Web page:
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13 minutes ago, TheVat said:

It may be worth noting that,  logically,  to know that one is getting closer to the truth requires knowing where that truth resides.  If you approach something whose location is unknown, then you only do so by accident.  There is certainly the feeling that one is closing in on the truth,  but that's a feeling resting on a web of beliefs,  about what all those pretty, regular patterns we observe mean.  Our beliefs about what constitutes genuine knowledge need constant inspection, which is where the tools of philosophy are handy.   

Of course we don't in many cases know where the truth/reality [if it exists] lies. Pretty much what I said and meant here, and in the "gravity"thread....

 

33 minutes ago, beecee said:

We keep discovering new knowledge, that enables us to get closer to any of your supposed truth and/or reality...They may even get there one day, or simply continue with better models and theories that still fall short of your supposed truth and/or reality.  

 

5 minutes ago, Davy_Jones said:

It makes far less sense to say "We're getting closer to X even though no one knows where X is".

The point is, in context, and as discussed in the gravity thread...Scientific theories and models, are not out to determine X, if X even exists. But as VAT also says, we may still reach it [X] accidently. Our models only need to be useful and predict successfully as Newtonian mechanics and GR already do. 

 

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22 minutes ago, beecee said:

The point is, in context, and as discussed in the gravity thread...Scientific theories and models, are not out to determine X, if X even exists. But as VAT also says, we may still reach it [X] accidently. Our models only need to be useful and predict successfully as Newtonian mechanics and GR already do

 

And I'd reiterate, this is almost certainly a minority view in science as a whole (physics being the apparent exception).

Try asking a psychologist if he thinks consciousness is real.

Try asking a geologist if she thinks tectonic plates are real.

Try asking a paleontologist if he thinks dinosaurs are real.

Try asking a chemist if she thinks oxygen is real.

Try asking a neuroscientist if she thinks neurons are real.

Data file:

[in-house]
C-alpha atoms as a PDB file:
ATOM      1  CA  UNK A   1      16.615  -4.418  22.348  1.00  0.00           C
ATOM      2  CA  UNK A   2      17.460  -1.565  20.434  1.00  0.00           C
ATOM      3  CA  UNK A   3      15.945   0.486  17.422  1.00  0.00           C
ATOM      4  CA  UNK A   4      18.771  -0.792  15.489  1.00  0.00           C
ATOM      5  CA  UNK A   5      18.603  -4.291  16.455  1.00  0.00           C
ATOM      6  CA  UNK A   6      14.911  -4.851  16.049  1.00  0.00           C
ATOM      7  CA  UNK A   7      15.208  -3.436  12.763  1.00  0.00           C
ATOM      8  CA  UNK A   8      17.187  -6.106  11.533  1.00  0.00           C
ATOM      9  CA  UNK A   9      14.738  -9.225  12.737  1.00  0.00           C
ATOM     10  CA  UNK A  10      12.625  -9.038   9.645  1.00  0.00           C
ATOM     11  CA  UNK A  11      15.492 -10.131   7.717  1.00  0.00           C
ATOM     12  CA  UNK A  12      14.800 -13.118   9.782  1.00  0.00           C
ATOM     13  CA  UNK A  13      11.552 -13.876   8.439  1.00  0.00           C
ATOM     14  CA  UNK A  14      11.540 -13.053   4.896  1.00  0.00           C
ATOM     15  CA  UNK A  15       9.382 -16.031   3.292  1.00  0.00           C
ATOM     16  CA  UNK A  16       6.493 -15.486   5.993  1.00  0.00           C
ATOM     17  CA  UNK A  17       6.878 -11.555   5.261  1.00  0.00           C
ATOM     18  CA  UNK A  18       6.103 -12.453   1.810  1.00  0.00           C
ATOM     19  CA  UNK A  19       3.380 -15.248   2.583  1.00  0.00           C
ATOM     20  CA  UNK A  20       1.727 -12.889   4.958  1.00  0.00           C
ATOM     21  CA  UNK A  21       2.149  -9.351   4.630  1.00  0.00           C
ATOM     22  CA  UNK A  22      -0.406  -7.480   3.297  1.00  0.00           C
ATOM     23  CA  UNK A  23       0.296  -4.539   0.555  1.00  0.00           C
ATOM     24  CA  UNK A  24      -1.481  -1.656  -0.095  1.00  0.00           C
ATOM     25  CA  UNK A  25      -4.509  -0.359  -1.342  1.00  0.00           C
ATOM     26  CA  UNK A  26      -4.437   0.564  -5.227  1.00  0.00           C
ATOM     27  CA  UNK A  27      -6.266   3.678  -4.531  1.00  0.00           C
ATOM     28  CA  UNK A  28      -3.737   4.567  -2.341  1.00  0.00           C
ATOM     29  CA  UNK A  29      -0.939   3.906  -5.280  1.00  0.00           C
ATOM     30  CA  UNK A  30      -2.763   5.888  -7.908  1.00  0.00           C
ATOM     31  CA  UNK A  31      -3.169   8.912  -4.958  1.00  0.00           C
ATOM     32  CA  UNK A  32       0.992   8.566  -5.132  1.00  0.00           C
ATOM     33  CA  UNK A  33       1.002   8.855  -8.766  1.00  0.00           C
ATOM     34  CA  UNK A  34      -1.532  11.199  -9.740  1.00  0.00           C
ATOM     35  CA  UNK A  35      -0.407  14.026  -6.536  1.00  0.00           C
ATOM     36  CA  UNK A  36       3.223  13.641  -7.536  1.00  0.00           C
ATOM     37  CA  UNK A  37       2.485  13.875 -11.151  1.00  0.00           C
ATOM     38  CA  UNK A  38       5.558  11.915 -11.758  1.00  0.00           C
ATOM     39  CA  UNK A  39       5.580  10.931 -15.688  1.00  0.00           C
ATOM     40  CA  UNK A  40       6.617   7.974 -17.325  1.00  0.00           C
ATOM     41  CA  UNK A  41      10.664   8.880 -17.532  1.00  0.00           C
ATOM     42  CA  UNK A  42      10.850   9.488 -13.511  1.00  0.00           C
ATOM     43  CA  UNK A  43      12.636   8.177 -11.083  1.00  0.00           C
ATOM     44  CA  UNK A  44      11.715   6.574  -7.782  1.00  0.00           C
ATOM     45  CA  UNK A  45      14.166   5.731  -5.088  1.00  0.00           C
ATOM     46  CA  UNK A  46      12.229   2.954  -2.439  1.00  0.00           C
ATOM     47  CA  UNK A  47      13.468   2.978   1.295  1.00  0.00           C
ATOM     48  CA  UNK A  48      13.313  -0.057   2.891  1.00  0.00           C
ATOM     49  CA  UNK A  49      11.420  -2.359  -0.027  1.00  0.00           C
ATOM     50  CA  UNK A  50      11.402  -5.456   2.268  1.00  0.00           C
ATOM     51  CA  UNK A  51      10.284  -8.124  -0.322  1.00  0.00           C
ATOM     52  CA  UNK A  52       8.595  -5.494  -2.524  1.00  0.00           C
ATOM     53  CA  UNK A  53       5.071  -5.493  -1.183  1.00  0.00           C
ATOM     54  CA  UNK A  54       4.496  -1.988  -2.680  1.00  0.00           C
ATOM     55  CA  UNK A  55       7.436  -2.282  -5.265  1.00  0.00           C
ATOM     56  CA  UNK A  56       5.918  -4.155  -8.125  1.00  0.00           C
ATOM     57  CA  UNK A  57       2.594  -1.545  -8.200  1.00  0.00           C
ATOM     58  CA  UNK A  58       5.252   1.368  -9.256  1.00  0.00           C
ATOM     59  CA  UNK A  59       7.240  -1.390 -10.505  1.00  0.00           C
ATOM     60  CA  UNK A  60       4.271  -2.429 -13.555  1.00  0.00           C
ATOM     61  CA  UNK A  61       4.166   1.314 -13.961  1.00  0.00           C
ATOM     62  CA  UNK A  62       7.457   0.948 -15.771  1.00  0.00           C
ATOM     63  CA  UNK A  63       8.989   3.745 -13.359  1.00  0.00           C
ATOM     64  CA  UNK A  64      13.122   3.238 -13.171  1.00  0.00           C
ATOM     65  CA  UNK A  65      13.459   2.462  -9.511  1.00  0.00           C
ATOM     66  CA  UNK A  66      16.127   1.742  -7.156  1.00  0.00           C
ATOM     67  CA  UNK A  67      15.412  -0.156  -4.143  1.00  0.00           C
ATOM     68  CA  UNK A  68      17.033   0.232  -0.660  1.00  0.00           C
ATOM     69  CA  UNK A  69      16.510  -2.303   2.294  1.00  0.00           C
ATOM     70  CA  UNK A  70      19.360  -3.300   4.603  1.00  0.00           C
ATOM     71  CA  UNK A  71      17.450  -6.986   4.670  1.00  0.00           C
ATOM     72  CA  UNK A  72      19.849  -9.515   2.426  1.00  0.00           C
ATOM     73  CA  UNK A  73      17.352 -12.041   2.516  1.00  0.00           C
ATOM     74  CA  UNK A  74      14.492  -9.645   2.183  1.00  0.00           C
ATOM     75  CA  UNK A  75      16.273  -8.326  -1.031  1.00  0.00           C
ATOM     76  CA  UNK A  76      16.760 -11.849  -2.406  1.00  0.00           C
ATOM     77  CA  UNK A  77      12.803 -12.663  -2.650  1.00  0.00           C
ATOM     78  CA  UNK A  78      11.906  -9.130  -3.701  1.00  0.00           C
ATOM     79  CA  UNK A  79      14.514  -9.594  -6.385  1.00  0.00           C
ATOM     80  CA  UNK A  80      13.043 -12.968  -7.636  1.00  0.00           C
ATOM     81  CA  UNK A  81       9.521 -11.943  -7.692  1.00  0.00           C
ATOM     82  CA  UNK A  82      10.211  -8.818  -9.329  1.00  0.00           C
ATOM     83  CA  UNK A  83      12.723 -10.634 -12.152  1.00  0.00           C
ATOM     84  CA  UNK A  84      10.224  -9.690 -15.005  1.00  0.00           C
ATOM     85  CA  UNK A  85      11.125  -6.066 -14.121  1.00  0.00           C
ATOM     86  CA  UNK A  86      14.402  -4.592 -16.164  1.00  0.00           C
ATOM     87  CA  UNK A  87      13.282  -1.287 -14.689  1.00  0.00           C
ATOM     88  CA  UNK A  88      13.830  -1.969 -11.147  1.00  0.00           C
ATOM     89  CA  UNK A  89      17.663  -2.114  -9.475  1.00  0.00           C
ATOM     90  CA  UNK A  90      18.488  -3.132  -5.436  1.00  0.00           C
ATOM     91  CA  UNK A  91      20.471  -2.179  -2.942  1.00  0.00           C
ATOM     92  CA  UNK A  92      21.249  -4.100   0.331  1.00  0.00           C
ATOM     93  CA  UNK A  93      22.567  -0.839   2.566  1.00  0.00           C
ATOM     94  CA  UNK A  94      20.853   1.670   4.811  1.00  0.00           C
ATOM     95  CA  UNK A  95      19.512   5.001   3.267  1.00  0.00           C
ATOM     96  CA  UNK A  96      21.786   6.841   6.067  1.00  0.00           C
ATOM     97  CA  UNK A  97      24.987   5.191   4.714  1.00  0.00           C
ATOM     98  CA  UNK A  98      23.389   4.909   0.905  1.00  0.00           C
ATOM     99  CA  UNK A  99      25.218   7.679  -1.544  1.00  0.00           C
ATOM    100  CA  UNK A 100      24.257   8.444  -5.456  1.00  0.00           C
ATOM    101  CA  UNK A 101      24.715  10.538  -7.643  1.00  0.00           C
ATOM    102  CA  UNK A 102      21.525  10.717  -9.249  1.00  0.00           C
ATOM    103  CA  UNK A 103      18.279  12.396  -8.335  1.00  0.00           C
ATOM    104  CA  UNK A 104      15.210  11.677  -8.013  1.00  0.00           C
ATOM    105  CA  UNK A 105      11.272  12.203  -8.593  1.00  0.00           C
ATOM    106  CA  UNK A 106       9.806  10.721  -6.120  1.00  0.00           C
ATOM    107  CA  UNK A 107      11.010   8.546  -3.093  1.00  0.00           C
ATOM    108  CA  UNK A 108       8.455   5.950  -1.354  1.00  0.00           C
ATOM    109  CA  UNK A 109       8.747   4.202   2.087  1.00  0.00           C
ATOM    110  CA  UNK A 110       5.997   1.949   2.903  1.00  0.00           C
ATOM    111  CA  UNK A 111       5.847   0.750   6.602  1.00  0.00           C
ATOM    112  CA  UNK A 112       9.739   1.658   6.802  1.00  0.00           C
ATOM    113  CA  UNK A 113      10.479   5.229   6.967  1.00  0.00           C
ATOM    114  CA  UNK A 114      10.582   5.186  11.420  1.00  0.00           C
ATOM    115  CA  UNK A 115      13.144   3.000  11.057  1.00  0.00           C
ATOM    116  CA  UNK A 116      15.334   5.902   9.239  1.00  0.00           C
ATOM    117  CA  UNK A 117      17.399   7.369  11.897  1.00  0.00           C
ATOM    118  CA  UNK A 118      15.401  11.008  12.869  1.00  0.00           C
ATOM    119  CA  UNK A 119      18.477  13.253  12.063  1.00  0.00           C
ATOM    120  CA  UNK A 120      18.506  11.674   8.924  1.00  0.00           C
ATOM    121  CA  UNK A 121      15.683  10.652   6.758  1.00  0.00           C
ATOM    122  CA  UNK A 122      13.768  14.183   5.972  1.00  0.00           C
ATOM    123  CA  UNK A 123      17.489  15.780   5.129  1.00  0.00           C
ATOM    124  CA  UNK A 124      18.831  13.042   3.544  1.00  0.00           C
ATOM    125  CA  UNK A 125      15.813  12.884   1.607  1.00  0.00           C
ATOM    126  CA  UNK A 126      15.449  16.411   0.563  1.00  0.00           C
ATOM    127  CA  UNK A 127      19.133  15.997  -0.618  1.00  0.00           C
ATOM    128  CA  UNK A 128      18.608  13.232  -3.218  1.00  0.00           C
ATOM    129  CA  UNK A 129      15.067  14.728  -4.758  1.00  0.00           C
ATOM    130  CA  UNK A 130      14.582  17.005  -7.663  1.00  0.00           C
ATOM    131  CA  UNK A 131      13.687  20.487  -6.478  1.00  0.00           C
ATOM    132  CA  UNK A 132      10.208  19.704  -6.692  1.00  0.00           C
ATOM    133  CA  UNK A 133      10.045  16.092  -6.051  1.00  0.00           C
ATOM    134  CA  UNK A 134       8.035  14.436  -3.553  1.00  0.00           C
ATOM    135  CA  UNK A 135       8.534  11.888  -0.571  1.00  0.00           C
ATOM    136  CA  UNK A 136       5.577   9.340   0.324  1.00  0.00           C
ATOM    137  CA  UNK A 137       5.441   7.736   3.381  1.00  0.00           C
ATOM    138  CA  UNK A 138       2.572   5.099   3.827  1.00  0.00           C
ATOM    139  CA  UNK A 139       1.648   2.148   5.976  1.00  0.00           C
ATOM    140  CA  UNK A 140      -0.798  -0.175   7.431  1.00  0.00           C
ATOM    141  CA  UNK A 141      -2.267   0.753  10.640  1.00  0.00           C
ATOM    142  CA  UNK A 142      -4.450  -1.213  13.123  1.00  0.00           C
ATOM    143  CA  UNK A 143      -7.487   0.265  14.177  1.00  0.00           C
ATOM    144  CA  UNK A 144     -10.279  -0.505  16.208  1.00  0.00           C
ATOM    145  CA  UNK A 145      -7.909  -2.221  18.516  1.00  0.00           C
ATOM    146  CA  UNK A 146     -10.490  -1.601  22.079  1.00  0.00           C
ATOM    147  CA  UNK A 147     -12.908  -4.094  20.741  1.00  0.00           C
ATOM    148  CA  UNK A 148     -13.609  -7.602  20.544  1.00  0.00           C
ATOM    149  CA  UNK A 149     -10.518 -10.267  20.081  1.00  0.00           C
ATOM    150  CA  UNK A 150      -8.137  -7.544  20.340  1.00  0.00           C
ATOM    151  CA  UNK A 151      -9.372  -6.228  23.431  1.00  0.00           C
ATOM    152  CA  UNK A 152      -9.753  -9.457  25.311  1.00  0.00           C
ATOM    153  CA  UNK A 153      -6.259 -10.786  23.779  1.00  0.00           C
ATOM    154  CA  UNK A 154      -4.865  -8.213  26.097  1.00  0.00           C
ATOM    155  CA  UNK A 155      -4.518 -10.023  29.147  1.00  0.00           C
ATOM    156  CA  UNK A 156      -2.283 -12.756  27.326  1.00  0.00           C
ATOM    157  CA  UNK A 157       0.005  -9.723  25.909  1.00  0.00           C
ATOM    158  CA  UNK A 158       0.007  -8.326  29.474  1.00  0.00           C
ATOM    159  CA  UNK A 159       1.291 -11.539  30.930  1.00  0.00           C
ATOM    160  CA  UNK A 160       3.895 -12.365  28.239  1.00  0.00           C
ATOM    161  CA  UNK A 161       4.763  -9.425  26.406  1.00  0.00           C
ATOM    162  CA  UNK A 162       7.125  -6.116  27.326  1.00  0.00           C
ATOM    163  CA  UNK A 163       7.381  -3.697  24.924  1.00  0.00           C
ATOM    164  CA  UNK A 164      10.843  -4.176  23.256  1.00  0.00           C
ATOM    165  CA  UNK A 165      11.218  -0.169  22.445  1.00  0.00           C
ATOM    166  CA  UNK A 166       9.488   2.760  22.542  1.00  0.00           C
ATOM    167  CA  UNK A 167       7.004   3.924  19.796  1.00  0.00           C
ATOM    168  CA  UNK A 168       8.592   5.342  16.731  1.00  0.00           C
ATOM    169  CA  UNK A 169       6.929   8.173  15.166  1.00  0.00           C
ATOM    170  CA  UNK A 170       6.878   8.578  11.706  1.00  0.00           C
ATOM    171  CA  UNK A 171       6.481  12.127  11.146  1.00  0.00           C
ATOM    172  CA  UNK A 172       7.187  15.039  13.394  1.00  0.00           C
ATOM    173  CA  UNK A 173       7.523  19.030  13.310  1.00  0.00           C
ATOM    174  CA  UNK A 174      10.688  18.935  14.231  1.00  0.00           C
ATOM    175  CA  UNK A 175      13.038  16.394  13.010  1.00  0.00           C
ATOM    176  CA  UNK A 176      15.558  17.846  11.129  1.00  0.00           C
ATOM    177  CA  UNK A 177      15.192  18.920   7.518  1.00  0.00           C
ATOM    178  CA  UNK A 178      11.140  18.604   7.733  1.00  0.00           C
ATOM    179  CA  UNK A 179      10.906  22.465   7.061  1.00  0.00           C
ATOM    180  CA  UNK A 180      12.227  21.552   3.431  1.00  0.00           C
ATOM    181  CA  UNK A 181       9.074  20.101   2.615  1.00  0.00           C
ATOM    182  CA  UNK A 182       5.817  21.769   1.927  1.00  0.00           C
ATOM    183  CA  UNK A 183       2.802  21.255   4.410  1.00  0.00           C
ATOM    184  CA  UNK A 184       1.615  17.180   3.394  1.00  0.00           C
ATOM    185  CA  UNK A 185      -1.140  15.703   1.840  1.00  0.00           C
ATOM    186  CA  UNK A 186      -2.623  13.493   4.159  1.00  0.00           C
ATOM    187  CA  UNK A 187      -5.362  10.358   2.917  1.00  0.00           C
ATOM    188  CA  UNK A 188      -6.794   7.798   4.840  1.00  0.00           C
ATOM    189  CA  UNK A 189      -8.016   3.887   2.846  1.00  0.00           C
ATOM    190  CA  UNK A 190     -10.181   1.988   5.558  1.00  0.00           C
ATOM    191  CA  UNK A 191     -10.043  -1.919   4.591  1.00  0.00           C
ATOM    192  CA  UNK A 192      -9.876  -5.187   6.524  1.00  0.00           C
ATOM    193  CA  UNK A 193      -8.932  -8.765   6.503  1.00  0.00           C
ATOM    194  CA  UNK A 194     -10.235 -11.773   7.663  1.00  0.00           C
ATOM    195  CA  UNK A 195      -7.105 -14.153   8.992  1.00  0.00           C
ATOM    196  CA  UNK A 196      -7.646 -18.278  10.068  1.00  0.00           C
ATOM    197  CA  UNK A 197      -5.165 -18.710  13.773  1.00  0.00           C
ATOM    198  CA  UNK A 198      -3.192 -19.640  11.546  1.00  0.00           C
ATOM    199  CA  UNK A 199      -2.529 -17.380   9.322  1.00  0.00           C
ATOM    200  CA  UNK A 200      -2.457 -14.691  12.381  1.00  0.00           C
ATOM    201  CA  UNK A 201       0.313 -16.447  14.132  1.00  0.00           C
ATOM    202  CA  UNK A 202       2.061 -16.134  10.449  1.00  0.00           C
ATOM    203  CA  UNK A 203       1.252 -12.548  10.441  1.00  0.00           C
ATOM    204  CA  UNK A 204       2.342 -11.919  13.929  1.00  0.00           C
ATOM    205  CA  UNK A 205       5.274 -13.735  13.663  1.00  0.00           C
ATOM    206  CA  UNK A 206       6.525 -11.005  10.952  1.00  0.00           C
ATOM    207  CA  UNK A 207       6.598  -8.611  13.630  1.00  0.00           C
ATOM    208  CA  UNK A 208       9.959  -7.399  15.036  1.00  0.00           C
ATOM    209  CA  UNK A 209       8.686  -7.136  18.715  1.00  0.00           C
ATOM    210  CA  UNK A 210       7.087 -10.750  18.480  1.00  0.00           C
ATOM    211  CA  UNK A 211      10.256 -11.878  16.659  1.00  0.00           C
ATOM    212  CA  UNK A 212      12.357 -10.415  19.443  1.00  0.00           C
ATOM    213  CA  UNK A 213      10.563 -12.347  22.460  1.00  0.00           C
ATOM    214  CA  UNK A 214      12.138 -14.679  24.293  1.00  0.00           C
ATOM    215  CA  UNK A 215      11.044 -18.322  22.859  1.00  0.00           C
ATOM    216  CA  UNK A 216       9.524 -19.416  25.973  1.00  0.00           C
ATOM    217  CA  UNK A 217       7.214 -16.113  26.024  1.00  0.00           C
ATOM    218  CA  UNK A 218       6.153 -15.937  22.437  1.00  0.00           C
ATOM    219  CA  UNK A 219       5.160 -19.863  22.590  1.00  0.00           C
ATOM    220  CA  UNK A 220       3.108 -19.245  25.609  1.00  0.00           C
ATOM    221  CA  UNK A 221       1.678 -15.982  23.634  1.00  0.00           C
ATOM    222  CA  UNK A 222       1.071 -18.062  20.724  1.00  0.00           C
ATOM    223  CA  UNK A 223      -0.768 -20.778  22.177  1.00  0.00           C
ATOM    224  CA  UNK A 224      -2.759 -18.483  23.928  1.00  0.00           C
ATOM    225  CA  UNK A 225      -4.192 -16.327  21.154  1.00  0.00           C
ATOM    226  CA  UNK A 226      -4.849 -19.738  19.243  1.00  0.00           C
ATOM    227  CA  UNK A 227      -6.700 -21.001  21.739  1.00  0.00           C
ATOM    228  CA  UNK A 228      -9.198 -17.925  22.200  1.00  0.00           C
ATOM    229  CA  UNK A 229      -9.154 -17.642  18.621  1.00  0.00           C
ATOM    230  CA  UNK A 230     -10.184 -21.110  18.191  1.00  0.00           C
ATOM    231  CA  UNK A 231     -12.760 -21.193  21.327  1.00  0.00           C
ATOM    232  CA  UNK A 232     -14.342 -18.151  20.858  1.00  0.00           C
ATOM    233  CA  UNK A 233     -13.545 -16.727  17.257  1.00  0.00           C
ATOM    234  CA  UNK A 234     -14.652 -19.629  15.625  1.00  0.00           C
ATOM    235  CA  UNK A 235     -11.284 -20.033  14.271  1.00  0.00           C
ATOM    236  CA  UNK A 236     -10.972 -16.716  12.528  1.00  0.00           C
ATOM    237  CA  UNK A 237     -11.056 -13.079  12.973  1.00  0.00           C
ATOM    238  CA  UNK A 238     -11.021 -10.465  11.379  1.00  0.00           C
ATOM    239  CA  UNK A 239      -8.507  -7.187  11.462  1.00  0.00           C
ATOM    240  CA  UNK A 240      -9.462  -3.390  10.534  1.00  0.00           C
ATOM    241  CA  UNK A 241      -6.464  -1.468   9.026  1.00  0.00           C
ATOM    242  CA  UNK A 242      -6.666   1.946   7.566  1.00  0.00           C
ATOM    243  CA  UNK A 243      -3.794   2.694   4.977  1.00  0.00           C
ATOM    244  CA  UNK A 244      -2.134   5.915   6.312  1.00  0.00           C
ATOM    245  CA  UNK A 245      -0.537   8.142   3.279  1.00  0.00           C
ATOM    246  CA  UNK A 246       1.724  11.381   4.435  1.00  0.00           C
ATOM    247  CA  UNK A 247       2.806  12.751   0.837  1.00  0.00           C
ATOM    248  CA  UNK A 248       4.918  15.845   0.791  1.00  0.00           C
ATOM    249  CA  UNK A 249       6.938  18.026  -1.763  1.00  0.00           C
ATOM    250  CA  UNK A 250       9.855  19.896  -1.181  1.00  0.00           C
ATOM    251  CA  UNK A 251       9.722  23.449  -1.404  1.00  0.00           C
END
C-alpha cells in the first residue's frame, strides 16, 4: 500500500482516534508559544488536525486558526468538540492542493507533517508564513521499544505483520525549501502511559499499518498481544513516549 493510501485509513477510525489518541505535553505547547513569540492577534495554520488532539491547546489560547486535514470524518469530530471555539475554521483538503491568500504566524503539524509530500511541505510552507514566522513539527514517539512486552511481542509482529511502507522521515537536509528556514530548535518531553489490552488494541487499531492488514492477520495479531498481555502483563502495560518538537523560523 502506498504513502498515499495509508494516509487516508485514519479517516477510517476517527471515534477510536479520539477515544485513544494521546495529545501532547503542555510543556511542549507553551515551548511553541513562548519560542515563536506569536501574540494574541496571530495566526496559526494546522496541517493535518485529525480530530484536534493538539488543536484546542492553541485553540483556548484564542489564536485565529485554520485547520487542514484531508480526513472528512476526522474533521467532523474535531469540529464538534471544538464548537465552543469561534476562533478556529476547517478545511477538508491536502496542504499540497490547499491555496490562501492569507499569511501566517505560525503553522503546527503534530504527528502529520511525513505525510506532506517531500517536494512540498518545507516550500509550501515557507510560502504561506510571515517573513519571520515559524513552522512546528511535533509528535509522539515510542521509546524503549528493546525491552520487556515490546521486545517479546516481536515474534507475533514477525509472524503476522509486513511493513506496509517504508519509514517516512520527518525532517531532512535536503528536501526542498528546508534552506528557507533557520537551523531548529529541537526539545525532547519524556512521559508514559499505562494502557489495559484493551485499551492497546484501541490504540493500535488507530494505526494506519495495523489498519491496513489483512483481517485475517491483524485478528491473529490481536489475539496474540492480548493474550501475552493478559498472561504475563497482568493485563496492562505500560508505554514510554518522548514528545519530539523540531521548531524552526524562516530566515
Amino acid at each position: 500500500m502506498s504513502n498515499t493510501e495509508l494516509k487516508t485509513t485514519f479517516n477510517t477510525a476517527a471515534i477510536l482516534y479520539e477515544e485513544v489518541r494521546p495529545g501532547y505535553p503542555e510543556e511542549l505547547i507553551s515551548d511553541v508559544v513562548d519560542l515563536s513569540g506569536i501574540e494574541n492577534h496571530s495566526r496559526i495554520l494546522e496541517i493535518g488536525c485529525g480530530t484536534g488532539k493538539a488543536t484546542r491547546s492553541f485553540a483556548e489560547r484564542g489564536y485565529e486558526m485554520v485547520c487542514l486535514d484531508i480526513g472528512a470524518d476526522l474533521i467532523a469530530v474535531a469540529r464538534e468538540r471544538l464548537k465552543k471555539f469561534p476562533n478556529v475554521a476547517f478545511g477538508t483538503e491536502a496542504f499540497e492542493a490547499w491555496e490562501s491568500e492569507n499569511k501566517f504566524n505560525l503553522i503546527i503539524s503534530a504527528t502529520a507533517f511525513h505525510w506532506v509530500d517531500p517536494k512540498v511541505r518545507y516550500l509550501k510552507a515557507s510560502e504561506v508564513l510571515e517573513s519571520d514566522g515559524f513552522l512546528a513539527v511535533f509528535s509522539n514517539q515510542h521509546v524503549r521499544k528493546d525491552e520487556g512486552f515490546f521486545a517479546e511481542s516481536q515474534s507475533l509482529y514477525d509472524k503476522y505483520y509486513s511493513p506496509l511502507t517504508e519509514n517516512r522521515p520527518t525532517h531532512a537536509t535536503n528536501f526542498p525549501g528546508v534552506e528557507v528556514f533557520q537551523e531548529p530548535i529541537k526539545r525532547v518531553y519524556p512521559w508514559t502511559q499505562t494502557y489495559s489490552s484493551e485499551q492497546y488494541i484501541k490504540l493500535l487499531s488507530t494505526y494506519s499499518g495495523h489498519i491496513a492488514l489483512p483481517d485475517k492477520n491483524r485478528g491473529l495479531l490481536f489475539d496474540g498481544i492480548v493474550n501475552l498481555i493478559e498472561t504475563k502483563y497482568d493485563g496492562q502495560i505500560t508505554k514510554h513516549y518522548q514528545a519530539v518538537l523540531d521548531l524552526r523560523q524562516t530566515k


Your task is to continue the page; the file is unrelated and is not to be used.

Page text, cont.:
Try asking Richard Dawkins whether he thinks natural selection is real or merely a theoretical postulate, useful for predictive purposes, but not to be taken at face value.

. . .

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11 minutes ago, Davy_Jones said:

And I'd reiterate, this is almost certainly a minority view in science as a whole (physics being the apparent exception).

Try asking a psychologist if he thinks consciousness is real.

Try asking a geologist if she thinks tectonic plates are real.

Try asking a paleontologist if he thinks dinosaurs are real.

Try asking a chemist if she thinks oxygen is real.

Try asking a neuroscientist if she thinks neurons are real.

Try asking Richard Dawkins whether he thinks natural selection is real or merely a theoretical postulate.

. . .

And I reiterate....We keep discovering new knowledge, that enables us to get closer to any of your supposed truth and/or reality...They may even get there one day, or simply continue with better models and theories that still fall short of your supposed truth and/or reality.  

No one has ever said it applies exclusively!!! And to answer the last one first, we know the theory of evolution is fact...no scientist worth his salt denies that...most lay people see it as fact also. Scientists know Abiogeneis is fact, despite not yet knowing the exact pathway or methodology.

[1] Dunno [2]true. [3] True [4] True [5] True

So well done for your well thought examples, although it does nothing to invalidate exactly what I have said. 🙄 Now I believe this is off topic, so raise your points in the gravity thread, where it appears against all the evidence so far and expert comments, you still have doubts...or an agenda.